The Mean Value Theorem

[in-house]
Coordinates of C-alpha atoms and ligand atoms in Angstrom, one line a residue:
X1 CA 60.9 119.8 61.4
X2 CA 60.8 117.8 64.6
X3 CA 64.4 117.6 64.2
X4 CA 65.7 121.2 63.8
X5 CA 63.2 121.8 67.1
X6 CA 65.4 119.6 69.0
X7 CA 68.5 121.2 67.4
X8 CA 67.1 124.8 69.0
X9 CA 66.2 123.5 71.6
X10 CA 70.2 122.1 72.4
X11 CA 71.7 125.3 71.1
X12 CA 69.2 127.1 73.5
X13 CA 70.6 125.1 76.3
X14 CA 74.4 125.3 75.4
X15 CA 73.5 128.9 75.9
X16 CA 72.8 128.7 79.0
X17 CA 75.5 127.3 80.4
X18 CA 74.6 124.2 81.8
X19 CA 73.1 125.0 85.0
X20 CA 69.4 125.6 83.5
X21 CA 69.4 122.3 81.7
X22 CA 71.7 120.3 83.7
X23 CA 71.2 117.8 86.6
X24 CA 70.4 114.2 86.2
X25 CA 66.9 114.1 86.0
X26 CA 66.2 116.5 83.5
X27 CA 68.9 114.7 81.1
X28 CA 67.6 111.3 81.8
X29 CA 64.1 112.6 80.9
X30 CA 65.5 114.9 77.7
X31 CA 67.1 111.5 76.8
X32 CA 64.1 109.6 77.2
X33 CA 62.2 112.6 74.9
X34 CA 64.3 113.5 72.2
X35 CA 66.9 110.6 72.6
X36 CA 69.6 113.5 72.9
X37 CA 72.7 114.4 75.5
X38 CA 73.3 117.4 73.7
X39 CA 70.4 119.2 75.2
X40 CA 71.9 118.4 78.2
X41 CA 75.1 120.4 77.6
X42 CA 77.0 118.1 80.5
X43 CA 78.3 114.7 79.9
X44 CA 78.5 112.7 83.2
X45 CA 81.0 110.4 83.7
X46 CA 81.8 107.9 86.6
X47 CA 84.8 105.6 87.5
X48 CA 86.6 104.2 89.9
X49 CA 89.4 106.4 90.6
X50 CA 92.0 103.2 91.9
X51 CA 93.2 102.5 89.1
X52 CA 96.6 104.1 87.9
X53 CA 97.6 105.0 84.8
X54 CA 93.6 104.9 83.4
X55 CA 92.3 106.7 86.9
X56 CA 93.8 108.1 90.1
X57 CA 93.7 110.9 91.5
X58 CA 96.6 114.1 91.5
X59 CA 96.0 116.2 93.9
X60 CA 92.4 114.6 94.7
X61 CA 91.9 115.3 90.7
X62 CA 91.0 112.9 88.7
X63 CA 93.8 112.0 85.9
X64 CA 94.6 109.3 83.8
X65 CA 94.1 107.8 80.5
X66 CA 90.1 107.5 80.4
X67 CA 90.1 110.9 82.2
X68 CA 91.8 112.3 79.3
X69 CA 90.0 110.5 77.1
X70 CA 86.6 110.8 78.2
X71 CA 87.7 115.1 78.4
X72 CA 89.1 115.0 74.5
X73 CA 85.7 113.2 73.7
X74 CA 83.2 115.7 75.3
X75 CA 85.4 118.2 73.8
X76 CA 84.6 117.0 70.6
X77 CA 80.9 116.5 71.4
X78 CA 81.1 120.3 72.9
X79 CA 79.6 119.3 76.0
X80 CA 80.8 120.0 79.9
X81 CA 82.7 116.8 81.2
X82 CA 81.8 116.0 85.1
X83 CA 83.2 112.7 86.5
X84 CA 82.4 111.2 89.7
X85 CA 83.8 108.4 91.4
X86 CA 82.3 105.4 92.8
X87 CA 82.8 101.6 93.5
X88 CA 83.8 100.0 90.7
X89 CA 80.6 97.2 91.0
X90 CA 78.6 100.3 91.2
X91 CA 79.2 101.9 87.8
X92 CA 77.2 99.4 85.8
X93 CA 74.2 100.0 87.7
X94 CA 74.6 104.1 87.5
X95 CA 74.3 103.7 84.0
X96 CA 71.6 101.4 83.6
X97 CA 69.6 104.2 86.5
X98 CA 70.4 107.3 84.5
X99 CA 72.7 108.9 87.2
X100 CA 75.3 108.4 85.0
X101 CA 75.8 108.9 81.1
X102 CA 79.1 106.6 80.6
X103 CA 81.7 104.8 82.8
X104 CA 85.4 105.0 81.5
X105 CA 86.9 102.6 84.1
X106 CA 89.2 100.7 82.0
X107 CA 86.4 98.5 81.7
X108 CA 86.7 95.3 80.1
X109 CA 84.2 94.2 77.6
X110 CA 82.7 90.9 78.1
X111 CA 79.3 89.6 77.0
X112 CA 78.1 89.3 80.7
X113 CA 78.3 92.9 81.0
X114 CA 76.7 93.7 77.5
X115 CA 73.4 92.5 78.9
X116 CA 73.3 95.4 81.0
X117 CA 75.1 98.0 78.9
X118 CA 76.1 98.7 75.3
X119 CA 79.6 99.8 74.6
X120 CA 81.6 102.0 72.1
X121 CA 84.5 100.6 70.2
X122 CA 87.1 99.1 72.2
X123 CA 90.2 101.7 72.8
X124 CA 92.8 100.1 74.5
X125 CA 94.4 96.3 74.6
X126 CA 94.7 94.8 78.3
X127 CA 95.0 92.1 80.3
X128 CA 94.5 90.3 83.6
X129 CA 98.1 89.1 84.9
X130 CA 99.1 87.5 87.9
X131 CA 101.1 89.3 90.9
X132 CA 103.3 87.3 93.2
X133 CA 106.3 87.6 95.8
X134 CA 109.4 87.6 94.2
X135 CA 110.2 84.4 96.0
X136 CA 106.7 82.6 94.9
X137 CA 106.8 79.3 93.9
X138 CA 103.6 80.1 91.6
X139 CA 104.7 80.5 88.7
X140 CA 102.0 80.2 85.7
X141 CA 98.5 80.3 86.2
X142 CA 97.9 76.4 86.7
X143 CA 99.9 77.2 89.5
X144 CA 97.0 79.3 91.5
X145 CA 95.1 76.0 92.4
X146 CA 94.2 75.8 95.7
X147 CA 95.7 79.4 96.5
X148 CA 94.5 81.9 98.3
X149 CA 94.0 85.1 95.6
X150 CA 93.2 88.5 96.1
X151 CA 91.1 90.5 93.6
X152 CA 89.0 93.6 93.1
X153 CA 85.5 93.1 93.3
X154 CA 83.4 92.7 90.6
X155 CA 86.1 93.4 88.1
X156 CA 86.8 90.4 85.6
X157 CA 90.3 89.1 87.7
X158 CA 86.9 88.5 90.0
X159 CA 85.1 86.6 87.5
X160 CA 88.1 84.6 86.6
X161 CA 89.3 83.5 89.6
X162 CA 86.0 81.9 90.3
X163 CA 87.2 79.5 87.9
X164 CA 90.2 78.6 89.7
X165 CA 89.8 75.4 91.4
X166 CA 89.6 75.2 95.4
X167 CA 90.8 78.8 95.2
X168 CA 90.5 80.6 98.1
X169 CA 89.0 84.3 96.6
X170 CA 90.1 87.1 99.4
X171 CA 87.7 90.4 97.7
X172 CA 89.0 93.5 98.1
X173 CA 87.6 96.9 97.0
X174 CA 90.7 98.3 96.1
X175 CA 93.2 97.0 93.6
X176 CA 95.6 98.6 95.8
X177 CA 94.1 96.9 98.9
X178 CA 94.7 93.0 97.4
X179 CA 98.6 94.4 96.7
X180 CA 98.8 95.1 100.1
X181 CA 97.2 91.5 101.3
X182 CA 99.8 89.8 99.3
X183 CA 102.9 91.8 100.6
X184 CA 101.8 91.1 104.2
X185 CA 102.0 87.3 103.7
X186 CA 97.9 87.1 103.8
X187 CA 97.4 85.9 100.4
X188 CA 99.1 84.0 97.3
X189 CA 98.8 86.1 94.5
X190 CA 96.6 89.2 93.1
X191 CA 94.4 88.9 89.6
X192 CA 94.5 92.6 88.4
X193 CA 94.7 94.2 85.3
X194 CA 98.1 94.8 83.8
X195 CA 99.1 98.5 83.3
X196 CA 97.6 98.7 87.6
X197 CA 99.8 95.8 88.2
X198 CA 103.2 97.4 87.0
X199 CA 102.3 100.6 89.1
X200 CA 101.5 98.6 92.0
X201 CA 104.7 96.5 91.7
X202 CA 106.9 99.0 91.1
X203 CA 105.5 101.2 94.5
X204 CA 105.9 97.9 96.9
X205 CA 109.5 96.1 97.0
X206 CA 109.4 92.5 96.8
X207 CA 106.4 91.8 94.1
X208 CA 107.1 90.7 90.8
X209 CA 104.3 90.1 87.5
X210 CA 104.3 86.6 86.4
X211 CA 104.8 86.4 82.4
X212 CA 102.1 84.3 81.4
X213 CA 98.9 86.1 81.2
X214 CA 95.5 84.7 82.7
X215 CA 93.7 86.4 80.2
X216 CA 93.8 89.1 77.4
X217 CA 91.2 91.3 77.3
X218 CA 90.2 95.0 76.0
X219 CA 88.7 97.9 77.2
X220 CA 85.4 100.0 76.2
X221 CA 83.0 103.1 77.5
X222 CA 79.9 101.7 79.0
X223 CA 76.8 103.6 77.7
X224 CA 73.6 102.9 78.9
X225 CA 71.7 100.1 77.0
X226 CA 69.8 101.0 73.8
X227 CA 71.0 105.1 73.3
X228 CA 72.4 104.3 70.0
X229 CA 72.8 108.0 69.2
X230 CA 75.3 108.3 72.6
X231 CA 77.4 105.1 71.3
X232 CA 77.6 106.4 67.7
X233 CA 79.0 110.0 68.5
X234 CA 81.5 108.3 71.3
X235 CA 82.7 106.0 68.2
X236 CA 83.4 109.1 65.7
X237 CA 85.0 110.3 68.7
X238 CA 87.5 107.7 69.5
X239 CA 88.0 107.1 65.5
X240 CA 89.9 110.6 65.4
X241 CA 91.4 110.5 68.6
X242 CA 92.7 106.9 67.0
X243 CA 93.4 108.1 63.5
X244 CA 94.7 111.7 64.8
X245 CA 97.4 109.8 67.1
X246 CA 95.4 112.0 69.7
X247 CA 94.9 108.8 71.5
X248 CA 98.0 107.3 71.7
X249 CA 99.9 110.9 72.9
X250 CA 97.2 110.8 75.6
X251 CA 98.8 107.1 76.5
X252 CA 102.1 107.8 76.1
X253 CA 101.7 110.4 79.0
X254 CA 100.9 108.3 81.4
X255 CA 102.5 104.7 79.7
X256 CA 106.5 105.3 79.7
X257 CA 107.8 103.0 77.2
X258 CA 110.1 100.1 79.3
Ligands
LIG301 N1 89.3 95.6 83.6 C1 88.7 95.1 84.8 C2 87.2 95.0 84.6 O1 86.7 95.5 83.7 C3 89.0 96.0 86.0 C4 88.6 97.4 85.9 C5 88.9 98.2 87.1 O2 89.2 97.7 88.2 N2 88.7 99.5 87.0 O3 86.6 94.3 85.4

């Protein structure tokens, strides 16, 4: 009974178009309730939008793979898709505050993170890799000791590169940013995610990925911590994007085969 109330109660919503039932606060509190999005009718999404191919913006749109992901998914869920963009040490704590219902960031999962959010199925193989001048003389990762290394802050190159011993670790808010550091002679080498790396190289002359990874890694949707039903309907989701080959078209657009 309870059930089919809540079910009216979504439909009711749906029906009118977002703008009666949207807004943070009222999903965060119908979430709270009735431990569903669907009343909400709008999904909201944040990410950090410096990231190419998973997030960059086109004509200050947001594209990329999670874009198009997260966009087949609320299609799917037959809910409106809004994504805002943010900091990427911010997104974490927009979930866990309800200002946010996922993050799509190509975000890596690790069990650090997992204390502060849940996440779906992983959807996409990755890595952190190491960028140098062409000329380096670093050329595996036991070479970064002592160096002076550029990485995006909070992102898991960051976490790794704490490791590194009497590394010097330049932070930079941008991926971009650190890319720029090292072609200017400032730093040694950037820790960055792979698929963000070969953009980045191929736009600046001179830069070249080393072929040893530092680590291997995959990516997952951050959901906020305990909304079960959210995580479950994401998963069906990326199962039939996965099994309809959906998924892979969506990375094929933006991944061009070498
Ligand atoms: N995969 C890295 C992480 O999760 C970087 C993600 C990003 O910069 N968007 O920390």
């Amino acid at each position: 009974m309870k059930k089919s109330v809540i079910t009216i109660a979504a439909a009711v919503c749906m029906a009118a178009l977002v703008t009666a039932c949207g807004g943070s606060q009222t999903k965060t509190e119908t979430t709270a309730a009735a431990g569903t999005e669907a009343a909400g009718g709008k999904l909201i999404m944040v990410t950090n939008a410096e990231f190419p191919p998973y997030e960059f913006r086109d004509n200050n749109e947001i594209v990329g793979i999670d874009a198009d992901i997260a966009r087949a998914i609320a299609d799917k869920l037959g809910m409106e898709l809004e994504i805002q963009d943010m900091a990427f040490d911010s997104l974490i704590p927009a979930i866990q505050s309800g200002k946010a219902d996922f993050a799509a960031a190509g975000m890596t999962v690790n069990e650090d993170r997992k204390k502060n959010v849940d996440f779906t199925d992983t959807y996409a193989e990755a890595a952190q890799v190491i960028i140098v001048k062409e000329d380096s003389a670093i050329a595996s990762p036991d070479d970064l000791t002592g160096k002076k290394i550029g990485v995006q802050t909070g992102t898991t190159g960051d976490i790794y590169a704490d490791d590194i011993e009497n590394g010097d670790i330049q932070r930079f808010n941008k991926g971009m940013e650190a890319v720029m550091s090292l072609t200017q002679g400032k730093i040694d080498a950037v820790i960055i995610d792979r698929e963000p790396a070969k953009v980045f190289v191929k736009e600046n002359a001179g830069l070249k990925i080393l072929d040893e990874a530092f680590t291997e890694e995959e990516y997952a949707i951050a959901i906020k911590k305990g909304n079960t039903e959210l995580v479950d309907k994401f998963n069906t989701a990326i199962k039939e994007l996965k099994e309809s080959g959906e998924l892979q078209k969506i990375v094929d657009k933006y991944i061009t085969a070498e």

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1 The Mean Value Theorem THEOREM (The Extreme Value Theorem): If f is continuous on a closed interval [a, b], then f attains an absolute maximum value f(c) and an absolute minimum value f(d) at some numbers c and d in [a, b]. THEOREM (Fermat s Theorem): If f has a local maximum or minimum at c, and if f (c) exists, then f (c) = 0. THEOREM (Rolle s Theorem): Let f be a function that satisfies the following three hypotheses: 1. f is continuous on the closed interval [a, b]. 2. f is differentiable on the open interval (a, b). 3. f(a) = f(b) Then there is a number c in (a, b) such that f (c) = 0. Proof: There are three cases: Case I: f(x) = k, a constant. Then f (x) = 0, so the number c can be taken to be any number in (a, b). Case II: f(x) > f(a) for some x in (a, b). By the Extreme Value Theorem, f has a maximum value somewhere in [a, b]. Since f(a) = f(b), it must attain this maximum value at a number c in the open interval (a, b). Then f has a local maximum at c and, by hypothesis 2, f is differentiable at c. Therefore, f (c) = 0 by Fermat s Theorem. Case III: f(x) < f(a) for some x in (a, b). By the Extreme Value Theorem, f has a minimum value somewhere in [a, b]. Since f(a) = f(b), it must attain this minimum value at a number c in the open interval (a, b). Then f has a local minimum at c and, by hypothesis 2, f is differentiable at c. Therefore, f (c) = 0 by Fermat s Theorem. EXAMPLE: Prove that the equation x 5 + 7x 2 = 0 has exactly one real root. 1